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Pride Gulp

Swallowed my pride and bought an Air. It was cheaper than the other options and people I respect are happy with theirs. And it’s nice. But the OS is as quirky as any Windows machine. EG: no apparent way to turn off system-wide spellchecking without some system-level hack.  in Pages, wherever you open a document, from whatever folder, the save prompt won’t, by default, be in that folder.  to use the App Store the first time you may need to log in and out again, despite it registering and displaying your credit card details and other account information correctly. No error message appears; just nothingContinue readingPride Gulp

Still Sneaky After All These Years

I still retain the capacity to get bummed out by the intrusiveness of software from companies you’d think would be trying to make us happy these days, not make us madder. My friend Scotty, the Winpatrol watchdog, has been doing a great job of keeping an eye on these things. The culprits either try to change file associations or add a program to the boot sequence, without telling us. Some recent examples: Windows Live Mail, without me doing anything at all, suddenly tried to wrest control of my emails by grabbing the extension EML from Thunderbird: This was unconnected to anything I was doing, orContinue readingStill Sneaky After All These Years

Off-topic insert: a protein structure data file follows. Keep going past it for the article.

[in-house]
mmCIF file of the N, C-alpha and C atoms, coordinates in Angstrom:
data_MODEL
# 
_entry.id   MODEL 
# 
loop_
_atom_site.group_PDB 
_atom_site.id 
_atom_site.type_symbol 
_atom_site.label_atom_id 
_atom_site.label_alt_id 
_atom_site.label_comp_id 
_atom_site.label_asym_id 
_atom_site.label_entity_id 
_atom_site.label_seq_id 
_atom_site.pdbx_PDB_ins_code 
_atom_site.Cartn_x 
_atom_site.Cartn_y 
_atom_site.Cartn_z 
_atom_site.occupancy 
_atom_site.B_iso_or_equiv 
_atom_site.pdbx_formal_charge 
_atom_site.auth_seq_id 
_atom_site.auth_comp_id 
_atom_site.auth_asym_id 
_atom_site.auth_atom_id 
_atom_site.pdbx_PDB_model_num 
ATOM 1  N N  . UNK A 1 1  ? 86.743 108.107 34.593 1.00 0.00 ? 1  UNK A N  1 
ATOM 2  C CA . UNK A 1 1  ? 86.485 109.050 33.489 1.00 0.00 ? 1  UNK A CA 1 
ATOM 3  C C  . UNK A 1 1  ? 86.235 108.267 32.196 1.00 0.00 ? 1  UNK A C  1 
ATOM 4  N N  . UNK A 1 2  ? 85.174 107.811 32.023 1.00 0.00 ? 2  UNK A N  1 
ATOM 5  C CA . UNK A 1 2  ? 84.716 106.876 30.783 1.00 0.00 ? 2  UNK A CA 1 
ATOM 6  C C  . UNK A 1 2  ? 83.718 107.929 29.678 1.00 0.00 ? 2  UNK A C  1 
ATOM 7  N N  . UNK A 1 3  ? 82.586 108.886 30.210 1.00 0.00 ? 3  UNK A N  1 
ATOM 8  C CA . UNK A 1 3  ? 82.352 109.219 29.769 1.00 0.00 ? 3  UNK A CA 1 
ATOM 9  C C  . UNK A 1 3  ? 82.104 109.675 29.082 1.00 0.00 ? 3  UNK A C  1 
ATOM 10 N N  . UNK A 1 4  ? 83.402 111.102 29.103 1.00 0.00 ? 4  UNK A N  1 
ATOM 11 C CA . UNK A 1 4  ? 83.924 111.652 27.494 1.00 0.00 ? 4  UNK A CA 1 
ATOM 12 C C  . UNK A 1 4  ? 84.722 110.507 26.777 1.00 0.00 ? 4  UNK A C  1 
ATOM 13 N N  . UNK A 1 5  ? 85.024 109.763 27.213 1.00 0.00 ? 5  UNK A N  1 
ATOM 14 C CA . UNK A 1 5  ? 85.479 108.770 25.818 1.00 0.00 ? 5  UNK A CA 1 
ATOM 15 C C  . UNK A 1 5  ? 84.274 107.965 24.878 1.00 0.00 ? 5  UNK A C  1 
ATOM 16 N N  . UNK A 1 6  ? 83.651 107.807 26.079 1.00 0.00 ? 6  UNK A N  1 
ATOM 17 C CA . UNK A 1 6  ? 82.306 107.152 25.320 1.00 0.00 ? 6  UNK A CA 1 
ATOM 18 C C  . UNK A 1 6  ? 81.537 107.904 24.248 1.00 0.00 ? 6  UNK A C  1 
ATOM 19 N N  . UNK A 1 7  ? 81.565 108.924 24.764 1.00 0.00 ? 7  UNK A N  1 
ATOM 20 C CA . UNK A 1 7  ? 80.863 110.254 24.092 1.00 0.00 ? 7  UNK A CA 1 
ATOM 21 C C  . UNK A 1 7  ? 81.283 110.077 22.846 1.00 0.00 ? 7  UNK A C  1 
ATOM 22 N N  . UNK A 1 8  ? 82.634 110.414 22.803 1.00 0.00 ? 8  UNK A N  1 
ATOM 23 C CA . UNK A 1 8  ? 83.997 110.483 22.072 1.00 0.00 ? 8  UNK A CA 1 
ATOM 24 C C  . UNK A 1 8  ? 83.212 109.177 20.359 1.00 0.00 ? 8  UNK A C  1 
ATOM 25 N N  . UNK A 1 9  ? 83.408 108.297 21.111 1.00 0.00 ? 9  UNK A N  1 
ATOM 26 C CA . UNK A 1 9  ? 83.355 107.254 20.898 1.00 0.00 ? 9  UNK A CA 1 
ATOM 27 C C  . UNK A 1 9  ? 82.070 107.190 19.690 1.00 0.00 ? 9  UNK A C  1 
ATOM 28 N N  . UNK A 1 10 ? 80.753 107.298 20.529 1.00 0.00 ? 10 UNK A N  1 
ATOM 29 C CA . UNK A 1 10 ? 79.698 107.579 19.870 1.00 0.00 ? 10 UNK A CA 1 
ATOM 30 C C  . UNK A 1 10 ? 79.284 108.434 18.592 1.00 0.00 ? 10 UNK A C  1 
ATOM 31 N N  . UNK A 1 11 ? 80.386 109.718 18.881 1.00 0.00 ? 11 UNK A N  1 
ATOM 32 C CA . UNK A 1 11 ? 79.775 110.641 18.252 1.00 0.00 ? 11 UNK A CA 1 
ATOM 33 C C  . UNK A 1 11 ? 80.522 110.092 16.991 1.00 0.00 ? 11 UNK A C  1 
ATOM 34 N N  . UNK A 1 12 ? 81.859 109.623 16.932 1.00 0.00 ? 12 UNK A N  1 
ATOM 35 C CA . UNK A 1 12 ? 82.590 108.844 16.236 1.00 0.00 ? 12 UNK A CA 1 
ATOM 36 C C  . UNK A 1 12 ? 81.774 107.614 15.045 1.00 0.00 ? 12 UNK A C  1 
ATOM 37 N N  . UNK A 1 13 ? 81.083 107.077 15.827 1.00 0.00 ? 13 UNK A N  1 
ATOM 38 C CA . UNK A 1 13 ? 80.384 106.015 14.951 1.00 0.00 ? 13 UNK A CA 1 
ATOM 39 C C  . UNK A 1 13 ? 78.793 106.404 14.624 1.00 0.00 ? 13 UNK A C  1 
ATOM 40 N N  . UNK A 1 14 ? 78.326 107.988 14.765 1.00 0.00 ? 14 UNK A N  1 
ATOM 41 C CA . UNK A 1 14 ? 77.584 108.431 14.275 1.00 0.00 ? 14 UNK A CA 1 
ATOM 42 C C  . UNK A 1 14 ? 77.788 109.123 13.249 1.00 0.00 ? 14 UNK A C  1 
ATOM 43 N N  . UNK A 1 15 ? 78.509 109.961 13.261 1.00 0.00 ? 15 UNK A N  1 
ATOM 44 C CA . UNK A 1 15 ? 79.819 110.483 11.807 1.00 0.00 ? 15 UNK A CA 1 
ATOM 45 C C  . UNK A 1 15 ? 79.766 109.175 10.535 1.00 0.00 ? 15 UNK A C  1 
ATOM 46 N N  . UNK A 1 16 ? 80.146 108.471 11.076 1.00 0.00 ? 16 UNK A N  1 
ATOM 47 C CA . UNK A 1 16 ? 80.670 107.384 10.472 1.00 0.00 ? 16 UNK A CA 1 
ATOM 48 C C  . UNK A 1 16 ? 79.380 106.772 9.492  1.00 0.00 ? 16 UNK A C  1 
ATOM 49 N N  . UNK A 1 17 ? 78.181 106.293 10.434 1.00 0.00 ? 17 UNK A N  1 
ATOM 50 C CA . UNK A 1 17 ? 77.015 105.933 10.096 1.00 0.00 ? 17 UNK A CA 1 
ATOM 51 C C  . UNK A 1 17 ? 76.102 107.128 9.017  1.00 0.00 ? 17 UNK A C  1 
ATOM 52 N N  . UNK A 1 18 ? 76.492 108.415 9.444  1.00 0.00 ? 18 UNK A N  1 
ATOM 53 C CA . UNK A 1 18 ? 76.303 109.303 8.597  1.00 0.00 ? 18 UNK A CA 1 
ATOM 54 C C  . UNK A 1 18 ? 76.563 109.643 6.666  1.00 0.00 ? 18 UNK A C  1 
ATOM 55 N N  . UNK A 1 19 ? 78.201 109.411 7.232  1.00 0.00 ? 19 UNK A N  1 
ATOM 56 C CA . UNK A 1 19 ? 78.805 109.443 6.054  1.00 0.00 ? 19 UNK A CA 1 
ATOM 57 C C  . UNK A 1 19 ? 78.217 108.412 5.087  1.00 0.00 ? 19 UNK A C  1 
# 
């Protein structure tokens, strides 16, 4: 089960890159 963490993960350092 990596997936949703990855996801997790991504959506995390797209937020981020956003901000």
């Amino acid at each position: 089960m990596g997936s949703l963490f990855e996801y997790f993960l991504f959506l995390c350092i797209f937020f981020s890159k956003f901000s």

The Leopard’s Spot (On)

Just gotten back from a demo of the new version of Mac’s operating system, Mac OS X Leopard (must confess I don’t like the names. It’s slightly better than Vista, but still a bit lame in my view.) But that’s not the point. I arrived halfway through the demo and so missed a lot of the stuff, but, still. Wow. There’s something about Mac software that makes you go ‘ooo’ even when you don’t really want to. I won’t bore you with details, but watching it unfold made me think a few things: Rarely is there anything startlingly new here. It’s intuitive, obvious, like allContinue readingThe Leopard’s Spot (On)

The Death of Writing